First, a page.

Do we ever stop being racist?

Alex Feinman
3 min readDec 19, 2019


Undoing the damage done to us by society.

I grew up on Pogo. Maybe you did too. Walt Kelly know what he was talking about. (Yes, this is about damage to the environment. The sentiment applies in lots of places.)

The Racist, Revealed

It happened again. I was reading something written by someone I deem a member of [ethnic group], and I found myself making assumptions based on stereotypes of [that ethnic group].

Dammit! I thought I was past this! I’m all enlightened now, right? Woke, and with it, and activist. Heck, my writings on bigotry get used by other people to teach lessons about this stuff.

I’m done, right? I can put my “not a racist” trophy on the shelf next to my Responsible Adult trophy and my Totally Not Afraid Of Lightning service award. Hall of fame! I’ve won the non-racist award! I’ll never have to think about this again!

Except No

Sadly, no. It’s not that easy to unlearn decades of lessons from — well, from pretty much everywhere.

There are stories that we are forced to hear over and over again, stories with a gender or an ethnicity or a religion or a region attached. I’m not going to repeat them, but they all sound like this. We hear them, over and over, like that idiotic song with the four notes that play over and over again until the damn ring-tone music is stuck in your ear.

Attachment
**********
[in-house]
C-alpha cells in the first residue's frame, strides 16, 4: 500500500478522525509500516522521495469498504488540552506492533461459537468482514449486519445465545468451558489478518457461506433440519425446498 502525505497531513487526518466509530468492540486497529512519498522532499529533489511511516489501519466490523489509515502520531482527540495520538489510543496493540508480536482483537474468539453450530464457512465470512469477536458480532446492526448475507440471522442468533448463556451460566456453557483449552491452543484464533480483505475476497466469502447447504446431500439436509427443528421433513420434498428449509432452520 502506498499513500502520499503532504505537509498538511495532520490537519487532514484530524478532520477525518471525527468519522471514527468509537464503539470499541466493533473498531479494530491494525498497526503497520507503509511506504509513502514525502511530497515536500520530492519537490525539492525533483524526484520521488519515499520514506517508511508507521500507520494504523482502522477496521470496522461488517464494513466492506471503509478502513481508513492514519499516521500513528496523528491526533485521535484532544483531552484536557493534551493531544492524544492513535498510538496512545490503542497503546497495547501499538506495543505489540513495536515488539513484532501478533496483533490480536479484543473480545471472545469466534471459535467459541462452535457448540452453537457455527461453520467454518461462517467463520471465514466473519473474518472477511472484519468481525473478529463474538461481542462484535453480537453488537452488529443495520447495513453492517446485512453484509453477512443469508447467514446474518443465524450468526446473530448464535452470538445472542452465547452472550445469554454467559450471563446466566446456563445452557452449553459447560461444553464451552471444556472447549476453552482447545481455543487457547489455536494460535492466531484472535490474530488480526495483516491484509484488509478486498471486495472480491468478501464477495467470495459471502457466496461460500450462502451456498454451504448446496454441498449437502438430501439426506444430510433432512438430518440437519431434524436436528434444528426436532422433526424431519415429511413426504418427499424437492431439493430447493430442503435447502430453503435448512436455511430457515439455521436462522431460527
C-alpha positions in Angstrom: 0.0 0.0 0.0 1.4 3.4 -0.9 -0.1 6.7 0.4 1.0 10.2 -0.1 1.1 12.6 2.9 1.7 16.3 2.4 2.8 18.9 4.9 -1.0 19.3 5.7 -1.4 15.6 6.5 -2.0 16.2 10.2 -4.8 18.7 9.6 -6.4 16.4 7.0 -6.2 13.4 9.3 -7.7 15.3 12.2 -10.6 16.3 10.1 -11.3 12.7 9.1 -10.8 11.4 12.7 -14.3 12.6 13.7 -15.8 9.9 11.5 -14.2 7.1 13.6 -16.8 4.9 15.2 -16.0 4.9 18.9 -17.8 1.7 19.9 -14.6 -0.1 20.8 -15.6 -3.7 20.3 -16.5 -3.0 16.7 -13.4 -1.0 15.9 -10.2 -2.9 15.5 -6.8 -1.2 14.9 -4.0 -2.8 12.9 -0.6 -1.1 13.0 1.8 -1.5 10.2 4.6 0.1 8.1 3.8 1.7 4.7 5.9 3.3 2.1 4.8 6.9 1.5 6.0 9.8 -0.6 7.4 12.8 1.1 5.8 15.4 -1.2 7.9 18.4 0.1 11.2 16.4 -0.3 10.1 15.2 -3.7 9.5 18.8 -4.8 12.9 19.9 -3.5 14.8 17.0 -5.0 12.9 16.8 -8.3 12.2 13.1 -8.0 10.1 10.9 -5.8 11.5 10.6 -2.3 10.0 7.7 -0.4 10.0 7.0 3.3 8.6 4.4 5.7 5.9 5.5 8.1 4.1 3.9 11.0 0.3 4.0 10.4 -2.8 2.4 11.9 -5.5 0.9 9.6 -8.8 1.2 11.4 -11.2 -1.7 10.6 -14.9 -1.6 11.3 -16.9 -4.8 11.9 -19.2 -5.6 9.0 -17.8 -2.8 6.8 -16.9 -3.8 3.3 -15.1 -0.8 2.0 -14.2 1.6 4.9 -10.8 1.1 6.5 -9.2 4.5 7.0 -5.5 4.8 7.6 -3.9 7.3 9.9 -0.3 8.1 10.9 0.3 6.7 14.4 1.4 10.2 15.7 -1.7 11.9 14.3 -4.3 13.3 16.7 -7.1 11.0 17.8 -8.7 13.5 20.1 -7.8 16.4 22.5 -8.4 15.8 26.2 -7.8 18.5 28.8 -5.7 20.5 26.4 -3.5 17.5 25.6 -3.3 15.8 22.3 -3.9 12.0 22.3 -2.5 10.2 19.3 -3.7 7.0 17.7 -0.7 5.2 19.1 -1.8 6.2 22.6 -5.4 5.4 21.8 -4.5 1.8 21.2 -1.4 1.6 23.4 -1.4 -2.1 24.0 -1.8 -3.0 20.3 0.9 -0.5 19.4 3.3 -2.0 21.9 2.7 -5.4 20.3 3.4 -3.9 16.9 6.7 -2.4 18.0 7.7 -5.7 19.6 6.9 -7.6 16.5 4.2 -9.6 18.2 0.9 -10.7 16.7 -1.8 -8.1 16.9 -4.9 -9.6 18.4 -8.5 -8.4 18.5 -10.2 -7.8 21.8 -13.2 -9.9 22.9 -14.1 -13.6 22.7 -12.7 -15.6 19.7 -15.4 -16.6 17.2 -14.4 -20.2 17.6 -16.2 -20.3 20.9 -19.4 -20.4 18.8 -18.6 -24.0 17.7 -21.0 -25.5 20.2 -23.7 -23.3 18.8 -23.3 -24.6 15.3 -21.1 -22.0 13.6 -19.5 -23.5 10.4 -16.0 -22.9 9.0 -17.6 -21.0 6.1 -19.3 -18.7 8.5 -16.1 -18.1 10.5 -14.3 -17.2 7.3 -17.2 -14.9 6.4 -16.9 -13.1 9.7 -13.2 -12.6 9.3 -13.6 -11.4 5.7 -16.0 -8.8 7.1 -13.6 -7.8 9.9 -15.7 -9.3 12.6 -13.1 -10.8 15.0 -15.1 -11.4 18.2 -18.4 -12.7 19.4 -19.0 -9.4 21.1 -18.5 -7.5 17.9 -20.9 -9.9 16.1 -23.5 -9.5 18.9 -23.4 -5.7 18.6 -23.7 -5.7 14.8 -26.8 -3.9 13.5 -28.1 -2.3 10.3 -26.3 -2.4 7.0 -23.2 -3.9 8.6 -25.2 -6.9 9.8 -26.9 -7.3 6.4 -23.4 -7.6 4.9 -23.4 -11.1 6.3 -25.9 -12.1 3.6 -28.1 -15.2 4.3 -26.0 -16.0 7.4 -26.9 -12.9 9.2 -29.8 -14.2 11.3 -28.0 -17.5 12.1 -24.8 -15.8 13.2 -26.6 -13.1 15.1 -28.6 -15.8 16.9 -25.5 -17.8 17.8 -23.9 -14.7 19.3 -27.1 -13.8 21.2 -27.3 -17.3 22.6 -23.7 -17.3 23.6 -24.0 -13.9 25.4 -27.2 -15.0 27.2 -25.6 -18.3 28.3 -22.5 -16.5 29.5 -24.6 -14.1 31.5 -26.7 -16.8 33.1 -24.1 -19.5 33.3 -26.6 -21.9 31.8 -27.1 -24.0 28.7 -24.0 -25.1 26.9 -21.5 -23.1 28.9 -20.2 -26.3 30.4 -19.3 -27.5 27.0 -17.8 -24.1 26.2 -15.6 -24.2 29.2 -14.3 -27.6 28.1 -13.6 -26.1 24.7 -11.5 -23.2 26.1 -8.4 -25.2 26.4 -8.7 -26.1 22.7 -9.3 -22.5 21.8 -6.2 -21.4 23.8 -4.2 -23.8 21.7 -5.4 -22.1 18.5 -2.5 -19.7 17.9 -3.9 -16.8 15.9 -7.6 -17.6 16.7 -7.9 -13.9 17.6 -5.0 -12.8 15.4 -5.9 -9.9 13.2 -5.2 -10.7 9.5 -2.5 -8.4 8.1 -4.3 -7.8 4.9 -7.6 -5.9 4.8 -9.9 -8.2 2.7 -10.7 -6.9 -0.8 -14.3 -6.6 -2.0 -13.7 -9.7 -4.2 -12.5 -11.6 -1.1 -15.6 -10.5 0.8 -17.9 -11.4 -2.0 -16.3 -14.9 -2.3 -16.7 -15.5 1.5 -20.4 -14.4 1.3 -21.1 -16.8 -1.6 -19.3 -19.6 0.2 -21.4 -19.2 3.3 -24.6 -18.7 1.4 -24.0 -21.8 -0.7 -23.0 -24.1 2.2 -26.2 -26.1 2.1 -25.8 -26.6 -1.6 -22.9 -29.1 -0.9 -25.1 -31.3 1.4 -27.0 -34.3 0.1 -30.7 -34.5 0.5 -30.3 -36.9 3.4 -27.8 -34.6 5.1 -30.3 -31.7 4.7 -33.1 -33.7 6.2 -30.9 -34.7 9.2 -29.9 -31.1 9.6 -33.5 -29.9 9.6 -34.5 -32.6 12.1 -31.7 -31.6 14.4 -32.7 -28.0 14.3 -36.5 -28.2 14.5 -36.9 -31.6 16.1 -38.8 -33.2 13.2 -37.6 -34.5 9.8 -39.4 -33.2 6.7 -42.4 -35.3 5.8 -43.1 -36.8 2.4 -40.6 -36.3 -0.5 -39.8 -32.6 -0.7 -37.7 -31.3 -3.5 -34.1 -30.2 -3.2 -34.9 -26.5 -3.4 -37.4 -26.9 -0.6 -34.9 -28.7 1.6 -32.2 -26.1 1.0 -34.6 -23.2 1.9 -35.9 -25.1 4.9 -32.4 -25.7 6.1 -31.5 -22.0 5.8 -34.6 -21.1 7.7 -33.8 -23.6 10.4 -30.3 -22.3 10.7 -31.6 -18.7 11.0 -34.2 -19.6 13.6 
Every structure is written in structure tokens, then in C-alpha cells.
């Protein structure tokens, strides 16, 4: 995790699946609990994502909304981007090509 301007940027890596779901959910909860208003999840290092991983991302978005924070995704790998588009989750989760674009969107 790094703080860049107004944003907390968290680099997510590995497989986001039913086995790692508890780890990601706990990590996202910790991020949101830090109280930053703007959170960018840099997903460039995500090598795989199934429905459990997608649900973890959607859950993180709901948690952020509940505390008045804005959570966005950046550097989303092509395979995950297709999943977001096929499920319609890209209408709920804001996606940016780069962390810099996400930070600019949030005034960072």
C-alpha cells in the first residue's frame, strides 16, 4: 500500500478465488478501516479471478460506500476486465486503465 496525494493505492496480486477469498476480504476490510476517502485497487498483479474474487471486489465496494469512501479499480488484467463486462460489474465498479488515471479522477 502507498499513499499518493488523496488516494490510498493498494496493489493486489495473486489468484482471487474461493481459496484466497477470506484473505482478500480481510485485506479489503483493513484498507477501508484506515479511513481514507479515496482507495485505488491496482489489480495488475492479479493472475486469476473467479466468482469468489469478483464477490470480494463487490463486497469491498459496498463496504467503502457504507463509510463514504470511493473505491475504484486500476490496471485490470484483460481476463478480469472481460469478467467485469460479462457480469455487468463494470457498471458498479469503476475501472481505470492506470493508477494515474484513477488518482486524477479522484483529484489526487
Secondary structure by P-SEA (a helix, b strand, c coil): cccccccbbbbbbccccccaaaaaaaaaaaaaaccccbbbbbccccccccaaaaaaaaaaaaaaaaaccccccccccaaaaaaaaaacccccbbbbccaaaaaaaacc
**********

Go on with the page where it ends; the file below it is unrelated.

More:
That’s what you’re fighting against. And it’s constant, ubiquitous, pervasive.

Armor up, Sensors out

And so our defenses must be the same: constant, ubiquitous, pervasive. It’s not like bigotry is on the decline; it’s not like racism is defeated, the way I naively really hoped it would be, early in the 90s.

Psychologists talk about “lived experiences” as the antidote to “relived experiences”, for trauma survivors: having the opportunity to redo something the right way is invaluable to getting out of the loop of old, bad experiences.

And these are bad experiences, bordering on abuse. I can’t count the number of times, growing up, when I was punished for rebelling against stereotypes. By teachers; by parents and caregivers; by my peers; by random people on the street. Don’t be friends with them. Don’t talk to that person. Oh, they are all stupid (or more insidiously, they are all brilliant). Why aren’t you picking on them with us?

Practicing the good

So — have some good lived experiences. Engage that person, and engage them as a person, rather than as “one of them”. (One of my favorite sightings was at a con, where an acquaintance had a shirt that said “I am not your magical black person. Knowing me will not make you cool.” Quite.) Do life stuff, whatever that is. It might be things you associate with those people, it might not. Let yourself be surprised, and go into it with a questioning, open mind set.

And then, on your own time, in private, review. Because you have to undo the damage. Feel their otherness, and couple it with the good of the experience itself. Unlearn.

Just remember, hang in there. We’re all in this together, no matter what those people say.



Alex Feinman

Obligate infovore. All posts made with 100% recycled electrons, sustainably crafted by artisanal artisans. He/him/his.